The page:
Anybody remember the early nineties? John Tomac riding with that gawd-awful Tioga Tension Disc wheel? It weighed about 2 lbs more than a standard wheel, had a bunch of squishy feeling flex to it, and he still managed to win world cup races. All this complaining about "Which bike is better" is horrendous.

    Your all just lucky that your mother doesn't know how you spend your time.

  24. #24
    zeebot
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    Quote Originally Posted by TobyNobody
    The whole idea behind casting off your derailleurs was to remove the complexity and focus more on the ride and not the bike. Yet here everyone is whining about "Oooh, the Karate Monkey is too heavy. My bike weighs 22 pounds and I want it to weigh 21-and-a-half. Whats the spoke with the best weight-to-thread count-to-diameter ratio?

    Anybody remember the early nineties? John Tomac riding with that gawd-awful Tioga Tension Disc wheel? It weighed about 2 lbs more than a standard wheel, had a bunch of squishy feeling flex to it, and he still managed to win world cup races. All this complaining about "Which bike is better" is horrendous.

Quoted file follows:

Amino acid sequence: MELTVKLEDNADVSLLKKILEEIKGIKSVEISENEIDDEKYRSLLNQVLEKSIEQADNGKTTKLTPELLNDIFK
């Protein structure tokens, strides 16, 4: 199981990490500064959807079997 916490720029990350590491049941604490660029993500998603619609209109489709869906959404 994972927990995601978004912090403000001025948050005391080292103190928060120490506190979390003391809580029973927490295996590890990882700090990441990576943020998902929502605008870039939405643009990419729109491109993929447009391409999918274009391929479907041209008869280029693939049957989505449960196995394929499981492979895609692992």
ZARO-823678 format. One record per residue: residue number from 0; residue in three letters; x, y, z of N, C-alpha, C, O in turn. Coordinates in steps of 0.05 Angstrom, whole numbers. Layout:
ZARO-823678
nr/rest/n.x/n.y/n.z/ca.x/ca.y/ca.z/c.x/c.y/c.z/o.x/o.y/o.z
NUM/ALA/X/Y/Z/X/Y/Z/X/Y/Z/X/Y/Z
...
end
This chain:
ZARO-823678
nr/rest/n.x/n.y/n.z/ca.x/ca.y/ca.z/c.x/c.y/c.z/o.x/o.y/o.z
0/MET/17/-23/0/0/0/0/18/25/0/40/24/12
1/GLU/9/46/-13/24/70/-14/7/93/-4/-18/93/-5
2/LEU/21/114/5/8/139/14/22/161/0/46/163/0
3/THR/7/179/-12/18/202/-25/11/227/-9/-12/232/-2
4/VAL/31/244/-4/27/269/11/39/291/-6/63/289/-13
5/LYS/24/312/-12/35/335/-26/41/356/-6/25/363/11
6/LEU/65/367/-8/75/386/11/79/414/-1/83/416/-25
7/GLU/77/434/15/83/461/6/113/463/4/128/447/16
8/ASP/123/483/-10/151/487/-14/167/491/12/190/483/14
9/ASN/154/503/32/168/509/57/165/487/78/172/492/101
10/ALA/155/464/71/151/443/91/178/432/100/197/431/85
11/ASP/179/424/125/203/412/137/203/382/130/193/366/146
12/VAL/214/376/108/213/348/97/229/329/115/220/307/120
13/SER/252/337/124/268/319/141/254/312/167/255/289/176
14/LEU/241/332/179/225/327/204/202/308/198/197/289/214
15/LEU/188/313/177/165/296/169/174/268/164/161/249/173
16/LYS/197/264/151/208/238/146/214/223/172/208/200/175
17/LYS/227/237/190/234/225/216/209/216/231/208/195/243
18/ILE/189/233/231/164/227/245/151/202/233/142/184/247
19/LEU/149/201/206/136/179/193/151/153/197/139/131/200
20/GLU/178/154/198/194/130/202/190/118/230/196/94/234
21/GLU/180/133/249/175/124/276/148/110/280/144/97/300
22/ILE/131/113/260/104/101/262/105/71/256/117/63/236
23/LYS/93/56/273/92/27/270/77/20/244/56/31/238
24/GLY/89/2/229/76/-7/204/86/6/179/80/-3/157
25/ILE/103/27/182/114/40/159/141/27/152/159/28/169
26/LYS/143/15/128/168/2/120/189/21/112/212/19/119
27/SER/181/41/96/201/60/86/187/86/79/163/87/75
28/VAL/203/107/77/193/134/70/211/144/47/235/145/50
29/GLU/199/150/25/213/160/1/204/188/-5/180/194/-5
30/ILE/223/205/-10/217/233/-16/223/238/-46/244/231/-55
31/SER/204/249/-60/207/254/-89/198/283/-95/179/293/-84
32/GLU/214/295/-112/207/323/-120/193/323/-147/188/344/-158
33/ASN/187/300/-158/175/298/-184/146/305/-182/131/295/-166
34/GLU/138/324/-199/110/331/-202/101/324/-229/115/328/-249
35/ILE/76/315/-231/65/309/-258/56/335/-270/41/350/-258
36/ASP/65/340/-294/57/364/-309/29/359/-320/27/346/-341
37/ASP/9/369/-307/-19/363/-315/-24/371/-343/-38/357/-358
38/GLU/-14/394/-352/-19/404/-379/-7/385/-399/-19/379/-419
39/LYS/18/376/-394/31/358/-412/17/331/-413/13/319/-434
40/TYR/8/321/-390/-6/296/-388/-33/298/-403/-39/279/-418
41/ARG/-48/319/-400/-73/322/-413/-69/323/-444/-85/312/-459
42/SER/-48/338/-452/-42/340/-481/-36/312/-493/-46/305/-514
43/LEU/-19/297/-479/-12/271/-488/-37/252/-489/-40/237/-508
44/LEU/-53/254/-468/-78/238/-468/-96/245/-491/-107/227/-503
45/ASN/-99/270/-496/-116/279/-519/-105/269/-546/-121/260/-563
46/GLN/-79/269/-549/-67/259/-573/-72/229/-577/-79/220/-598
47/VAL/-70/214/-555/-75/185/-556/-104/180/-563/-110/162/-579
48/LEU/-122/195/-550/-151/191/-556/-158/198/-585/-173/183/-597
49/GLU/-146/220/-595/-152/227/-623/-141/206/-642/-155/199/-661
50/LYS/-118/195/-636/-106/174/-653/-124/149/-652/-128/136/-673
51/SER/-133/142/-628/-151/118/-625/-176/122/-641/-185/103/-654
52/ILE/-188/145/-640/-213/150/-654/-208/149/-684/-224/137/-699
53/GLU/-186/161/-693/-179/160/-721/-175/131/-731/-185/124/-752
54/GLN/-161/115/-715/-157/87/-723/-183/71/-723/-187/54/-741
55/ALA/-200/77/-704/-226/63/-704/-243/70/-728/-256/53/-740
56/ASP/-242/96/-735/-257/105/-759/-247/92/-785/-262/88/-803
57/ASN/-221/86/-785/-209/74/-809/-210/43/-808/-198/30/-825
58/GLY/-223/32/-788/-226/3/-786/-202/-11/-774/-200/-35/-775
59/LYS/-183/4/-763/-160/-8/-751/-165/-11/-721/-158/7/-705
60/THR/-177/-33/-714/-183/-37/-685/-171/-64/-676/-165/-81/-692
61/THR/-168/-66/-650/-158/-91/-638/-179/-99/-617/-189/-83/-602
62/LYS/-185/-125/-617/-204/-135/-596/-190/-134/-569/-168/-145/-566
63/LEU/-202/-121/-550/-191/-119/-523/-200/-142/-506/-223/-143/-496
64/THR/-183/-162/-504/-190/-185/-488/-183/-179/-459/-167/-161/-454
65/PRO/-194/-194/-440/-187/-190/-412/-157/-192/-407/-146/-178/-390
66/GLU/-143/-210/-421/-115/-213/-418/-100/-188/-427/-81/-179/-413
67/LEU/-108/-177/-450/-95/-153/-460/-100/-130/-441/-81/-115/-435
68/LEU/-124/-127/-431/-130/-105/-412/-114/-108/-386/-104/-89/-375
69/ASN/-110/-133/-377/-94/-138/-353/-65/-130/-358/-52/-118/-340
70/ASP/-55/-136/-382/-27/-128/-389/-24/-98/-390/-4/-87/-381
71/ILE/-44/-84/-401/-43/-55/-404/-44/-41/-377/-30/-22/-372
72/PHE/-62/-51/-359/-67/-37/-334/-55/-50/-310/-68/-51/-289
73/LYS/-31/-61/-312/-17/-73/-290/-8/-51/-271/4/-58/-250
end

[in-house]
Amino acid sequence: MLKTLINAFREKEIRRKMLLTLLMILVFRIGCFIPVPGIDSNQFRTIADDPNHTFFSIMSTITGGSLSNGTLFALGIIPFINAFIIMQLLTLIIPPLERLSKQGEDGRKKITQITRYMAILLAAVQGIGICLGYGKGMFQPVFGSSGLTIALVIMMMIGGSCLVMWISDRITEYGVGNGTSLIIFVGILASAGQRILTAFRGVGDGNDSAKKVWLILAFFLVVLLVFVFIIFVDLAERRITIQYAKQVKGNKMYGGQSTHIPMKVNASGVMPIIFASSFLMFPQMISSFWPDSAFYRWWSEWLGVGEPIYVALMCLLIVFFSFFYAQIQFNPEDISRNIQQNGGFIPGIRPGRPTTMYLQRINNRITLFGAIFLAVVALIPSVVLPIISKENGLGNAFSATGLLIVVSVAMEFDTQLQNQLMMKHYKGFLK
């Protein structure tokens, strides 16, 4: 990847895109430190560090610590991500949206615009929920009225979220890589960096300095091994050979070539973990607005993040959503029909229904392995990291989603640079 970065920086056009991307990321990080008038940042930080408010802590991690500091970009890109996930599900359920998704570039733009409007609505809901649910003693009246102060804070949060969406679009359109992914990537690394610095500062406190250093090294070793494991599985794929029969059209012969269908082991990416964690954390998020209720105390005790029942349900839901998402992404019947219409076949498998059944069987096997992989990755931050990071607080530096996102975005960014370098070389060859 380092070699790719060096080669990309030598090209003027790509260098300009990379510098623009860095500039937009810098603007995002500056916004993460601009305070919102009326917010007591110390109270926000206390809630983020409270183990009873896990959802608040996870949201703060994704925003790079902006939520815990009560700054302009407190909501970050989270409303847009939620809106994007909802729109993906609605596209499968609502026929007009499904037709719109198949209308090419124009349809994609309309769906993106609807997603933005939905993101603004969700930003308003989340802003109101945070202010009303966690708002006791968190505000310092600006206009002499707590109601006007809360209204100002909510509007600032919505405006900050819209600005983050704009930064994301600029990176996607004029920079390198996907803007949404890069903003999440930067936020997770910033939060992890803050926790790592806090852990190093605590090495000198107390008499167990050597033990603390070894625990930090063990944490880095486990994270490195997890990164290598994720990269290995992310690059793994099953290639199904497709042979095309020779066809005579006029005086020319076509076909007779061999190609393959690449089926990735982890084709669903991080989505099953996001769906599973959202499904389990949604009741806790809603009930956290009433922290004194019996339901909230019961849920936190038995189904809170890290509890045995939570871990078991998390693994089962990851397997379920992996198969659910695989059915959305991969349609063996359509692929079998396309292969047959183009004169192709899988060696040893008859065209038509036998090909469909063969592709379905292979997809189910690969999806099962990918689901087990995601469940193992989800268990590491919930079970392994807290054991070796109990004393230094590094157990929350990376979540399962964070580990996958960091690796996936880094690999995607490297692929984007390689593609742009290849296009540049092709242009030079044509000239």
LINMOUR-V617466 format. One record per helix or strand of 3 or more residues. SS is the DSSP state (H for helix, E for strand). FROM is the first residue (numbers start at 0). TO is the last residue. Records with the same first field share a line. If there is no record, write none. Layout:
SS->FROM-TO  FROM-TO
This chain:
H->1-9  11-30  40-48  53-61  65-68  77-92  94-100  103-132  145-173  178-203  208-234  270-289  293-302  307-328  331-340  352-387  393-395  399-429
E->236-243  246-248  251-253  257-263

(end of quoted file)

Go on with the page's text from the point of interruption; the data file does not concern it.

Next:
Your all just lucky that your mother doesn't know how you spend your time.
    when there are so many choices why settle for less since there's so much potential to make basically the same bike yet much lighter and more compliant allowing one to ride faster and longer since it's more efficient? In most peoples eyes that increases the fun factor significantly. Stick with your roadmaster and come ride with me and see how long ya last before something breaks or you quit because you can't drag the 30lb pos up yet another hill in only one gear.

  25. #25
    President, CEO of Earth
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    Quote Originally Posted by Spookykinkajou